4. Star Wars Jedi: Fallen Order

My thirty-fourth favorite game, I still had a very enjoyable time playing this game. Contrary to popular opinion, I actually enjoyed Star Wars Battlefront II's lightsaber combat over this game's. Reflecting blaster bolts in this game? Boring and weird. The double-bladed saber? Poorly implemented and clunky. Locking dual-wielding behind a single ability? What in the heck was that bizarre design choice. I truly don't understand how I adored this battle system a few years ago. I went back to this game recently and was just so incredibly bored. Alright, now that I've annoyed everybody and their Jedi Grandmothers (that was a horrendous joke), let me know what really ruined this battle system for me: Star Wars Jedi: Survivor. This game's sequel just makes replaying this game redundant and derivative outside of exploring the game's arguably more diverse planet lineup. The combat is just so good in Jedi Survivor that Jedi Fallen Order has become a terrible game in comparison (I almost considered putting Octopath Traveler on this list since Octopath Travler II is just so much better than the first, but there are too many unique abilities in the first that didn't return in the second). Jedi Survivor did single-bladed attacks better since they became very versatile with the inclusion of an aerial-centric skill tree for the single-bladed form. That was a mouthful, geez. Anyway, double-bladed attacks also became incredibly fluid and fun to use in Jedi Survivor, and it felt more like the incredible feeling of playing as Darth Maul in Battlefront II. The only things I liked about Fallen Order's battle system were 1) the incredible boss fights and 2) switching between two forms was very fluid in this game, unlike in Survivor and 3) there was a great battle arena in Fallen Order. Overall, this game's battles are just so inferior to Jedi Survivor's and Fallen Order just feels so clunky these days.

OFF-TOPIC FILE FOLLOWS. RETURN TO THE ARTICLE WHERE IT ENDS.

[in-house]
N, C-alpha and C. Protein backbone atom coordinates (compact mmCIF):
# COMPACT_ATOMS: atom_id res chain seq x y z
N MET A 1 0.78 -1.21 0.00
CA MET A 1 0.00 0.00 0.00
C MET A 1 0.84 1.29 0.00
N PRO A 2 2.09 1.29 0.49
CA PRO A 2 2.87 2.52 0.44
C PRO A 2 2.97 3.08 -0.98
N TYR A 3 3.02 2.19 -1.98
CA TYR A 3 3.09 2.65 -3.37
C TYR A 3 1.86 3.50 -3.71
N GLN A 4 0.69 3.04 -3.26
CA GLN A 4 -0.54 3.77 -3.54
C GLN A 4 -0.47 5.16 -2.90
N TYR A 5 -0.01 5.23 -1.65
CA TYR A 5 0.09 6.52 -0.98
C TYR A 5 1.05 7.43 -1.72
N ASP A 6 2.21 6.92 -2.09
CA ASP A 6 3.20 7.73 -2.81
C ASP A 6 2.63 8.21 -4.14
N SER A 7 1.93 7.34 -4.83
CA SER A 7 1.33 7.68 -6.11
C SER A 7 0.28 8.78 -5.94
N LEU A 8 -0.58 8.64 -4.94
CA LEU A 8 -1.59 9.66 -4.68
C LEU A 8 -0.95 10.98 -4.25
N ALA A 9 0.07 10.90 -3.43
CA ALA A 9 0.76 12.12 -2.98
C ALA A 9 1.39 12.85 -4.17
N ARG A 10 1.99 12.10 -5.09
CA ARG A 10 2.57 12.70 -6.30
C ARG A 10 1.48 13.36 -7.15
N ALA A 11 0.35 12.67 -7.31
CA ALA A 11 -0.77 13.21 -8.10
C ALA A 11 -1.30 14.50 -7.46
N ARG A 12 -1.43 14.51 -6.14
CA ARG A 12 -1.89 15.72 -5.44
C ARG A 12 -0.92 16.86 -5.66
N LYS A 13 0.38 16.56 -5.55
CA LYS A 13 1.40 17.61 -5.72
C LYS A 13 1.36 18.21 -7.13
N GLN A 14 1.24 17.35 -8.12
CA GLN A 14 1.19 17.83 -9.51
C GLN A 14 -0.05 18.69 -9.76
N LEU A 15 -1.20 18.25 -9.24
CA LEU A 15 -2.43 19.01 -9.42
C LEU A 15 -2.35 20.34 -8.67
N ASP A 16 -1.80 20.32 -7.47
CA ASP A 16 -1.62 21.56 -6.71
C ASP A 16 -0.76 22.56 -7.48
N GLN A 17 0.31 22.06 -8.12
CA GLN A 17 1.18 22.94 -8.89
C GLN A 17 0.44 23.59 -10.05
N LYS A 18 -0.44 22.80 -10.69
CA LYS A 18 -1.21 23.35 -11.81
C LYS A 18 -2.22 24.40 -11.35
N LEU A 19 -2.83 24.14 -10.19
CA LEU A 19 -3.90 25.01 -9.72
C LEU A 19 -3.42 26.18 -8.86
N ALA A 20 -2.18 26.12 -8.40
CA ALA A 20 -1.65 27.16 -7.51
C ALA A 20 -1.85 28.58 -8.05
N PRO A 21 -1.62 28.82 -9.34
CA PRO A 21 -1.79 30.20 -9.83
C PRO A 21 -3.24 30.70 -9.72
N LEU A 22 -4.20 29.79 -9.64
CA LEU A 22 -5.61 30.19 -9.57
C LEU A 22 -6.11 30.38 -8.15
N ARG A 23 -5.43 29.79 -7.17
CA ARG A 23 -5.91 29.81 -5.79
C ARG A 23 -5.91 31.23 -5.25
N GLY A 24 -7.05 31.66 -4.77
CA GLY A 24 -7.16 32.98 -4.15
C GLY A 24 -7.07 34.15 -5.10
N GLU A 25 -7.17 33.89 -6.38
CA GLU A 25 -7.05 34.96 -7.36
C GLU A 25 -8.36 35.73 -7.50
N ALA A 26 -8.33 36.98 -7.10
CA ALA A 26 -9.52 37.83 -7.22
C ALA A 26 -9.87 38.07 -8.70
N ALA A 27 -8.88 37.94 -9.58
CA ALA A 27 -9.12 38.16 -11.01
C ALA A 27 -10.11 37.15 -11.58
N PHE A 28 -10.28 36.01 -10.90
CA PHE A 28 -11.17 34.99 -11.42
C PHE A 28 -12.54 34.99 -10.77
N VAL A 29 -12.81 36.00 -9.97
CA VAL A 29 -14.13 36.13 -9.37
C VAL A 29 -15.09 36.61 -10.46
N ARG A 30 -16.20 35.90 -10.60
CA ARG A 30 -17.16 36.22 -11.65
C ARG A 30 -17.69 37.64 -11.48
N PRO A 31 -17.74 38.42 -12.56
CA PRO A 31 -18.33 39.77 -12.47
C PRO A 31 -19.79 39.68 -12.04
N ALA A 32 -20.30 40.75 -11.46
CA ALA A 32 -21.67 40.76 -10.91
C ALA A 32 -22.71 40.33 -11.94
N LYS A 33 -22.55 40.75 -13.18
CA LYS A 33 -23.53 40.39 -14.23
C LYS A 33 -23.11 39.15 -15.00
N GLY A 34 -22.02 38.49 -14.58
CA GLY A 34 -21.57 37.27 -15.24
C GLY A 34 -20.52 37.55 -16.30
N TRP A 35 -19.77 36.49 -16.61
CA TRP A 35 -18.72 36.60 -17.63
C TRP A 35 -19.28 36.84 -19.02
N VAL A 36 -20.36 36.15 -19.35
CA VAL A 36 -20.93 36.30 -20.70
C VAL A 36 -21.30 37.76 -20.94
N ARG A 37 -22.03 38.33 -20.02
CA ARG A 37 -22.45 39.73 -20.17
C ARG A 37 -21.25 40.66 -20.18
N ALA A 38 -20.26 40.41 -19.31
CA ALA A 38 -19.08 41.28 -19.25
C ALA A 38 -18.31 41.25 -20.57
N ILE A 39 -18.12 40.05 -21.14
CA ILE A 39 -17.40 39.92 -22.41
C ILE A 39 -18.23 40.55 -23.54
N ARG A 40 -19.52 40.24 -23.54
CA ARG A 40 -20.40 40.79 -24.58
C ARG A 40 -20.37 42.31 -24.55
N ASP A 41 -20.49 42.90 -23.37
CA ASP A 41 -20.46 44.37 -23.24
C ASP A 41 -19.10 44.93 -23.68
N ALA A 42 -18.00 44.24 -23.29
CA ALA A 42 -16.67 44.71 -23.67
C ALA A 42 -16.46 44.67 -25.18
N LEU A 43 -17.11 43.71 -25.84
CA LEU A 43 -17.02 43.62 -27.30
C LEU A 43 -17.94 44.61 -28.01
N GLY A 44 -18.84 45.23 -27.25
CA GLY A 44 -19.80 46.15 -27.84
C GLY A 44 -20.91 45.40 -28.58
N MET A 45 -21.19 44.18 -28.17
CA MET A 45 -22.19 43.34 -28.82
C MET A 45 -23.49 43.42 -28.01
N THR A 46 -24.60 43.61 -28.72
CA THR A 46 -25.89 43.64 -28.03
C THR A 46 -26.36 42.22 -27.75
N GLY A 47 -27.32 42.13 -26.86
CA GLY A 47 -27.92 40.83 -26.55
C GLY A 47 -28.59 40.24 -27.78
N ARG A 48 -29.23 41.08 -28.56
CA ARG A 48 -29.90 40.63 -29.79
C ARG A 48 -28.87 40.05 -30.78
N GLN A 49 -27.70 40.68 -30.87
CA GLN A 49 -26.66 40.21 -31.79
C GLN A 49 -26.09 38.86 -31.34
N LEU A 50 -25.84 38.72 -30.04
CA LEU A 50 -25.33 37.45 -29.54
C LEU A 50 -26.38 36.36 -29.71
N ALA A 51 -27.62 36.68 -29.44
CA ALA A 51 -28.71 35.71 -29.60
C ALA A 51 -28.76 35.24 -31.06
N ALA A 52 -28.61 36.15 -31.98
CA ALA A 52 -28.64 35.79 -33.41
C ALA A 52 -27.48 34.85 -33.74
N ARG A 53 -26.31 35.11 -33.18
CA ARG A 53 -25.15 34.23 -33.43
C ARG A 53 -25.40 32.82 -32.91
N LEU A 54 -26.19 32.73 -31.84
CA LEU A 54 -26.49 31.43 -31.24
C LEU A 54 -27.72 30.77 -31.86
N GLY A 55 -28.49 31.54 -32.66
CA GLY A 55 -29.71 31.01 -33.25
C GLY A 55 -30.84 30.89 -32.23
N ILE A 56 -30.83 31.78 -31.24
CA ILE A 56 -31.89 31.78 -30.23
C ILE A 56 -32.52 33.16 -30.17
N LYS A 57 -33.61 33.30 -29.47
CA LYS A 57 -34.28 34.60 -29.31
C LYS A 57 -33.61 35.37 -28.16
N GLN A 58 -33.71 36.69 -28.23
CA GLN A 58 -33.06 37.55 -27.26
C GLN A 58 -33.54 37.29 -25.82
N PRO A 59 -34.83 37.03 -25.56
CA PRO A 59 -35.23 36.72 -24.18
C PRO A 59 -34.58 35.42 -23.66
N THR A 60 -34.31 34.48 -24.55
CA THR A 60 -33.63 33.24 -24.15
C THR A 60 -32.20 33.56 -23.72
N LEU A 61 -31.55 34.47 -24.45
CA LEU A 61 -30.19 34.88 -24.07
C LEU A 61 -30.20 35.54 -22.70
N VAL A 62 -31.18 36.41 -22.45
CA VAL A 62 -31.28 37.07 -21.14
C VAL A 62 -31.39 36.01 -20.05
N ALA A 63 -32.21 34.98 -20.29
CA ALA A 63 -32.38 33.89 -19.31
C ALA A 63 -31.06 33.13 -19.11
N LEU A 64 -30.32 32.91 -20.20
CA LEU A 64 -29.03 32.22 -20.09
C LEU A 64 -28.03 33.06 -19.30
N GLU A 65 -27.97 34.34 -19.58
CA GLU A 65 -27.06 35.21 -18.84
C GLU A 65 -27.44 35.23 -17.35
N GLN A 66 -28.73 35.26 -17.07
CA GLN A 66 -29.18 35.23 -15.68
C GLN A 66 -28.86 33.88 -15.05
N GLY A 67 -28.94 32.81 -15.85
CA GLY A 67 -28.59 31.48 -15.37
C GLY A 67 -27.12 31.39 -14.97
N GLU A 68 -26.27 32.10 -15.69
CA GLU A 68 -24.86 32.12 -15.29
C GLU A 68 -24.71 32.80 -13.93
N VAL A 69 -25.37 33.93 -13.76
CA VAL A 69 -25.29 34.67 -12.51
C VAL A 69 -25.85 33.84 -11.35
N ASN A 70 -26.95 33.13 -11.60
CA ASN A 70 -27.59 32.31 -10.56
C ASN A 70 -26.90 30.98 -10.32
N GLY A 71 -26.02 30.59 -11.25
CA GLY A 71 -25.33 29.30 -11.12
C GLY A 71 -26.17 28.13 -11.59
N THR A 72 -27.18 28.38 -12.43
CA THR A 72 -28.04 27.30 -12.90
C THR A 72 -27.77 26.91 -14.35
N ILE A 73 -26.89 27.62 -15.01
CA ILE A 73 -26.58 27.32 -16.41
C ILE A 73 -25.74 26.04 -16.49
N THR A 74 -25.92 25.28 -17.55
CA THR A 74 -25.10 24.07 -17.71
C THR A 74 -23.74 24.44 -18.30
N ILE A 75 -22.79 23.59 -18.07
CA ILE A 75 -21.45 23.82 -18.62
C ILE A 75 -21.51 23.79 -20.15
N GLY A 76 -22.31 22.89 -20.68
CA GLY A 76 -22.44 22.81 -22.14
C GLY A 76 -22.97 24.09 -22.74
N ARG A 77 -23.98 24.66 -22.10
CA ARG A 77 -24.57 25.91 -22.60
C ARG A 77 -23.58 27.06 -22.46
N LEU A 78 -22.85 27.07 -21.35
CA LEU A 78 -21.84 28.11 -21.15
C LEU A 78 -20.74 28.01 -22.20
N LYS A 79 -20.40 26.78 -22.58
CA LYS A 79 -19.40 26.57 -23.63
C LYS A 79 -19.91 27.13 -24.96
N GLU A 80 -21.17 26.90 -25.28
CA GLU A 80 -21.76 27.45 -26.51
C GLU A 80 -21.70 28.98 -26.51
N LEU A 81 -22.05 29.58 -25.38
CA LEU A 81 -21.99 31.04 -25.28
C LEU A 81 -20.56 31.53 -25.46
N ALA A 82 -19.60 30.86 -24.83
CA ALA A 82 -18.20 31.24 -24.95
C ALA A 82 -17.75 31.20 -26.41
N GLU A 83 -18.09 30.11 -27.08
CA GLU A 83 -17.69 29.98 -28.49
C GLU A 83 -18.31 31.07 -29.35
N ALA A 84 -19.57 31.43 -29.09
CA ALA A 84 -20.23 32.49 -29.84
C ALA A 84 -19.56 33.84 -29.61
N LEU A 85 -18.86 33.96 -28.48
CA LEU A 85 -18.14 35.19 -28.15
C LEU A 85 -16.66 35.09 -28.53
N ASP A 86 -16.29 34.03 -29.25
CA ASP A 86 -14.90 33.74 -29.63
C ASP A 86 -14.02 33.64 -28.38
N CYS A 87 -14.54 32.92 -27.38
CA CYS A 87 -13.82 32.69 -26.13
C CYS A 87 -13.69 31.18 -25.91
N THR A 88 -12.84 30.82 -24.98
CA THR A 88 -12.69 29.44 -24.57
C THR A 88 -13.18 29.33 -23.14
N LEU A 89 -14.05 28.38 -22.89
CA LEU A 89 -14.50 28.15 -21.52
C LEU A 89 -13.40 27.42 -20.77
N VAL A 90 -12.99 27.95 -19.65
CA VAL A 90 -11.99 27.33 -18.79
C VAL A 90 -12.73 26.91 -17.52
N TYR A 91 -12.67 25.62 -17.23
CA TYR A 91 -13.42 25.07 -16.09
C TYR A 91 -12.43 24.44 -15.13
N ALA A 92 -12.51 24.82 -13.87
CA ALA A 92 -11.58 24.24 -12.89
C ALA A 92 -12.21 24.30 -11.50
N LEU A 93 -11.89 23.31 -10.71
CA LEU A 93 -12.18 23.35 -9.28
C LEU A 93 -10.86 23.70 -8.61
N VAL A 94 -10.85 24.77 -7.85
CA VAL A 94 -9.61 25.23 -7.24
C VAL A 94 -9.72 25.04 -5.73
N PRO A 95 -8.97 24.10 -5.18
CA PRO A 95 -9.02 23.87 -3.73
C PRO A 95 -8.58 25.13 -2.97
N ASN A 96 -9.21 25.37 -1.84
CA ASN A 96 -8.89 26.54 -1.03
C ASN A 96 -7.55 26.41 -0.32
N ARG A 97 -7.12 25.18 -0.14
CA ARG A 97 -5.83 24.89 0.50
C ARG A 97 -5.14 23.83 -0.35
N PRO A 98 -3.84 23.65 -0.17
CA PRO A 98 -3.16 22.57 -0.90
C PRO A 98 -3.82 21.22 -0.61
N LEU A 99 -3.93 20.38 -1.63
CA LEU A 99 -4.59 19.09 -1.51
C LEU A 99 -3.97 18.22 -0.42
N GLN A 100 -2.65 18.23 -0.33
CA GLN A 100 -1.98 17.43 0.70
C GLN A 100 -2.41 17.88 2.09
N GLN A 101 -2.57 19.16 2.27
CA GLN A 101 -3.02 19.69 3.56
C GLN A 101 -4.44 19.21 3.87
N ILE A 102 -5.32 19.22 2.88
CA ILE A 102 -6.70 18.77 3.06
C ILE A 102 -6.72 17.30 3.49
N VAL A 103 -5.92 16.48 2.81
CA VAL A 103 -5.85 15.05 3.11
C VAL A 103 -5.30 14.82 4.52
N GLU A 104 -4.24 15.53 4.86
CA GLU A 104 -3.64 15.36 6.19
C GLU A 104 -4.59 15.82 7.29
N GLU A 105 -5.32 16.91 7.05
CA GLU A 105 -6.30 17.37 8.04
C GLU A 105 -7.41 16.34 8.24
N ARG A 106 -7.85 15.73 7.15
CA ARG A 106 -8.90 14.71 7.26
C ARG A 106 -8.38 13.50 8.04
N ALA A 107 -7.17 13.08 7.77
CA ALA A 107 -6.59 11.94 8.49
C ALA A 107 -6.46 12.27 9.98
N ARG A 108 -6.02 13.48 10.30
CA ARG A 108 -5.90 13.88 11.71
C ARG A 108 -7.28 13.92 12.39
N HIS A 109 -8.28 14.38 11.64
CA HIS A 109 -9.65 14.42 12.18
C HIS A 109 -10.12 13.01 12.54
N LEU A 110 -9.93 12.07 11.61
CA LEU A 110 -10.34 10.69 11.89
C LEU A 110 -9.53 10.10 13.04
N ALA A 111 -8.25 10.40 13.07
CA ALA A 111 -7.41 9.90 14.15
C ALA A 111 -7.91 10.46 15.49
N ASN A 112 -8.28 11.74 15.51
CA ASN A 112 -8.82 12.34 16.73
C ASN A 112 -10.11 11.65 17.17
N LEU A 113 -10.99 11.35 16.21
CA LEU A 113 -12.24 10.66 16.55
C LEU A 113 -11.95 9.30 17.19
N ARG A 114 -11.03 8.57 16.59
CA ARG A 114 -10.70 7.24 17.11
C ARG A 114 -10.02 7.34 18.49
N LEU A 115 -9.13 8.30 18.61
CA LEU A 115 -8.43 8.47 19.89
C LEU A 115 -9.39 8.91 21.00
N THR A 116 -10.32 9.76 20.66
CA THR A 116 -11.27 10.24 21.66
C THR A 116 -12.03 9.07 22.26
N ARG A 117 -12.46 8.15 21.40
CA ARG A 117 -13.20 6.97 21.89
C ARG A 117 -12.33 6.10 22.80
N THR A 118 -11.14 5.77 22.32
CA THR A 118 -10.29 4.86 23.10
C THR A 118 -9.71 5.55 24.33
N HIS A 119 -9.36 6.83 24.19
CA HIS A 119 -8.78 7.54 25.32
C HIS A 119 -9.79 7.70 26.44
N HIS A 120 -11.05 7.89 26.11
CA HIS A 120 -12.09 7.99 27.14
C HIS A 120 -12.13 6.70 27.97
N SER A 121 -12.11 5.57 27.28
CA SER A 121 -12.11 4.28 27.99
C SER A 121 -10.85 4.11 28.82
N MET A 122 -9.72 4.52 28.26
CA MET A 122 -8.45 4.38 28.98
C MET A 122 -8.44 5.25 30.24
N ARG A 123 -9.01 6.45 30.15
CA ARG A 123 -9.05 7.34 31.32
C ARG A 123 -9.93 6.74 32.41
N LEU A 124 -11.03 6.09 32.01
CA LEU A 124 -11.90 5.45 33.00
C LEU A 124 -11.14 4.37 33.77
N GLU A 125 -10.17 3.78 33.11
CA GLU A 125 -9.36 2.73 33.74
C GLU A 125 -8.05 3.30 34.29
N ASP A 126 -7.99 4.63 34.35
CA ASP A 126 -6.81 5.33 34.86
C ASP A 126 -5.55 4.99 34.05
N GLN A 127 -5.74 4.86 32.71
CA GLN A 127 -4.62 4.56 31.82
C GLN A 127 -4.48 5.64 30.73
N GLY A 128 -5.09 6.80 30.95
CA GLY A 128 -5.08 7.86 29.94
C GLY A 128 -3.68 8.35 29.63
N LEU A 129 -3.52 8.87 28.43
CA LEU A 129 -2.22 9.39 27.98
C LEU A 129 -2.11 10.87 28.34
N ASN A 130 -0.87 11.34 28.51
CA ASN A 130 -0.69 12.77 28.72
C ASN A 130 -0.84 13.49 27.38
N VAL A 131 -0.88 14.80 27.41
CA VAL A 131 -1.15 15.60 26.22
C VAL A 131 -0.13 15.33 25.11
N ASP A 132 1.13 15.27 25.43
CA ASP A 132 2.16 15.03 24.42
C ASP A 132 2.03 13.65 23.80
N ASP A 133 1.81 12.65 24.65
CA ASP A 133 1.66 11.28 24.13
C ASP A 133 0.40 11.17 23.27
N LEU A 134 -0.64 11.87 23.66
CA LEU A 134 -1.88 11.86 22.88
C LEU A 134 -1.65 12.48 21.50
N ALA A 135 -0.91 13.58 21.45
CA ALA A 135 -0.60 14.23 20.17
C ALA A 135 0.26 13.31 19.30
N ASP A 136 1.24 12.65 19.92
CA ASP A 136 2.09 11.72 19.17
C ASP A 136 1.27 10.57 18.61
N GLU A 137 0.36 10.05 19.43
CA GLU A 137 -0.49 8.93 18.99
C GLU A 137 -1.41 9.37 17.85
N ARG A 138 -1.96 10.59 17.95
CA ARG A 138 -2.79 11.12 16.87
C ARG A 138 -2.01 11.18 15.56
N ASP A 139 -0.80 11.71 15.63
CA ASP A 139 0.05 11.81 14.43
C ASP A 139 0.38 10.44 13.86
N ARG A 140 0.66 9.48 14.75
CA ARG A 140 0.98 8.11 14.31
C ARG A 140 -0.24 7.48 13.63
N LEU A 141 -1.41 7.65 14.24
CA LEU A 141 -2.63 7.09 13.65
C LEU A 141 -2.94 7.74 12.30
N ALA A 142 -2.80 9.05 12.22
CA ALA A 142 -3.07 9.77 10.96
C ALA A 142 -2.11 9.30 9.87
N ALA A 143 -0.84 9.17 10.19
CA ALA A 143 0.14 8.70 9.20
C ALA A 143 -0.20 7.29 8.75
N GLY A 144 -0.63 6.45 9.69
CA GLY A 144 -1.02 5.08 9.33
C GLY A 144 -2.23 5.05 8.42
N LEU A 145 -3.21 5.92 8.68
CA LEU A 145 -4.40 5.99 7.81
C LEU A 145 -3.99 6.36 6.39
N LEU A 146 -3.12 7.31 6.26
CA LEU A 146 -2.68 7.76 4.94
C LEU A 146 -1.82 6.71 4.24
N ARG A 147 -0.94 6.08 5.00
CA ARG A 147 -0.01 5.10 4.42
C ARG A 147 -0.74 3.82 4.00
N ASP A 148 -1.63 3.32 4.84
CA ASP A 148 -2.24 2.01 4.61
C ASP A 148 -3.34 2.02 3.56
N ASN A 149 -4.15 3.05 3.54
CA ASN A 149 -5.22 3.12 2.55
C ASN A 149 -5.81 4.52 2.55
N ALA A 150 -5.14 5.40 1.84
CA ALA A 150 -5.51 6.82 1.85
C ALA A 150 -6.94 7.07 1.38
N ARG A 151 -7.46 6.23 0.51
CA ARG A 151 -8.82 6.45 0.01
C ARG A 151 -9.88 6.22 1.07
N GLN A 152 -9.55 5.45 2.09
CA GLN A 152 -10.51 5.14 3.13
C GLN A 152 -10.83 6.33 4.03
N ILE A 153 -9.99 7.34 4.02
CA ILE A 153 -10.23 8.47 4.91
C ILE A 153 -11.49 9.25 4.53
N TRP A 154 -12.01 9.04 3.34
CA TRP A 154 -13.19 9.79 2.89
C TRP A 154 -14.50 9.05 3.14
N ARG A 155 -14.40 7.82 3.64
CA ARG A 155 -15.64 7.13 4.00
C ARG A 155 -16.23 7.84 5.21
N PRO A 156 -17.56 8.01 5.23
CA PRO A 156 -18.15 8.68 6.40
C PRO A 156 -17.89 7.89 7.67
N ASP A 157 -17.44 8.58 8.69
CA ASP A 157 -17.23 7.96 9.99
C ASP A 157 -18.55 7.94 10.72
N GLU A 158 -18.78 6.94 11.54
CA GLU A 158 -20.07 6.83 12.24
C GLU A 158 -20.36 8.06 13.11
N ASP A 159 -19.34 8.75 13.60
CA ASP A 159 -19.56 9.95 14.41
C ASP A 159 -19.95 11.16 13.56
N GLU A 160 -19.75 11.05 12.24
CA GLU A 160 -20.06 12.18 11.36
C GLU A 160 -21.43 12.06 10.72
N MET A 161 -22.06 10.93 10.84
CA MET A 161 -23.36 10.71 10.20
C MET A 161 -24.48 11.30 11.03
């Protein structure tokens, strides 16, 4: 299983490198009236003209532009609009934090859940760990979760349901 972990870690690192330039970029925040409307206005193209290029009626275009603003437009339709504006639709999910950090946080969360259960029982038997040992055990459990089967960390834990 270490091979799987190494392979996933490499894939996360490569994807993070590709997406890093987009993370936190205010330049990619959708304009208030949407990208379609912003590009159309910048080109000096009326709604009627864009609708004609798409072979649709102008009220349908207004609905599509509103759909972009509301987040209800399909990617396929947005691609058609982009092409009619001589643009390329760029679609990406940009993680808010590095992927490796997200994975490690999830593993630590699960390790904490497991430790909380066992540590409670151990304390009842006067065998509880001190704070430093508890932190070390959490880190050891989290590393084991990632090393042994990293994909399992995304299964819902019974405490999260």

3. Final Fantasy VIII

NOTE: I know this game came out in 1999... but that is close enough to 2000. Deal with it.